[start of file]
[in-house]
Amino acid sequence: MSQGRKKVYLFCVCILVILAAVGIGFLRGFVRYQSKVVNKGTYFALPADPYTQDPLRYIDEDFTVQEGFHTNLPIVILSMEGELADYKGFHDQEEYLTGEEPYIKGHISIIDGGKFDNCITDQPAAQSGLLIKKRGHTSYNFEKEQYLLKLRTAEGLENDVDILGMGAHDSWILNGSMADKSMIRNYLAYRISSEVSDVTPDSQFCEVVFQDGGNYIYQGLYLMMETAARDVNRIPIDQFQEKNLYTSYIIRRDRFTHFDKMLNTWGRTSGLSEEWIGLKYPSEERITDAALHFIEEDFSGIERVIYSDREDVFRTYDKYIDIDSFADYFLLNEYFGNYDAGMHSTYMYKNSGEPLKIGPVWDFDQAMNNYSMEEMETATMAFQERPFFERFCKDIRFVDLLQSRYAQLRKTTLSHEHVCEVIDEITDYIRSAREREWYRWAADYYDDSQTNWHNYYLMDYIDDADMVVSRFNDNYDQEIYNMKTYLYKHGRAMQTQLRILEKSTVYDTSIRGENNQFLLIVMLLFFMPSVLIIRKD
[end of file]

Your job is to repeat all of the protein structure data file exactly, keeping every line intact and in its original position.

[in-house]
Amino acid sequence: MSQGRKKVYLFCVCILVILAAVGIGFLRGFVRYQSKVVNKGTYFALPADPYTQDPLRYIDEDFTVQEGFHTNLPIVILSMEGELADYKGFHDQEEYLTGEEPYIKGHISIIDGGKFDNCITDQPAAQSGLLIKKRGHTSYNFEKEQYLLKLRTAEGLENDVDILGMGAHDSWILNGSMADKSMIRNYLAYRISSEVSDVTPDSQFCEVVFQDGGNYIYQGLYLMMETAARDVNRIPIDQFQEKNLYTSYIIRRDRFTHFDKMLNTWGRTSGLSEEWIGLKYPSEERITDAALHFIEEDFSGIERVIYSDREDVFRTYDKYIDIDSFADYFLLNEYFGNYDAGMHSTYMYKNSGEPLKIGPVWDFDQAMNNYSMEEMETATMAFQERPFFERFCKDIRFVDLLQSRYAQLRKTTLSHEHVCEVIDEITDYIRSAREREWYRWAADYYDDSQTNWHNYYLMDYIDDADMVVSRFNDNYDQEIYNMKTYLYKHGRAMQTQLRILEKSTVYDTSIRGENNQFLLIVMLLFFMPSVLIIRKD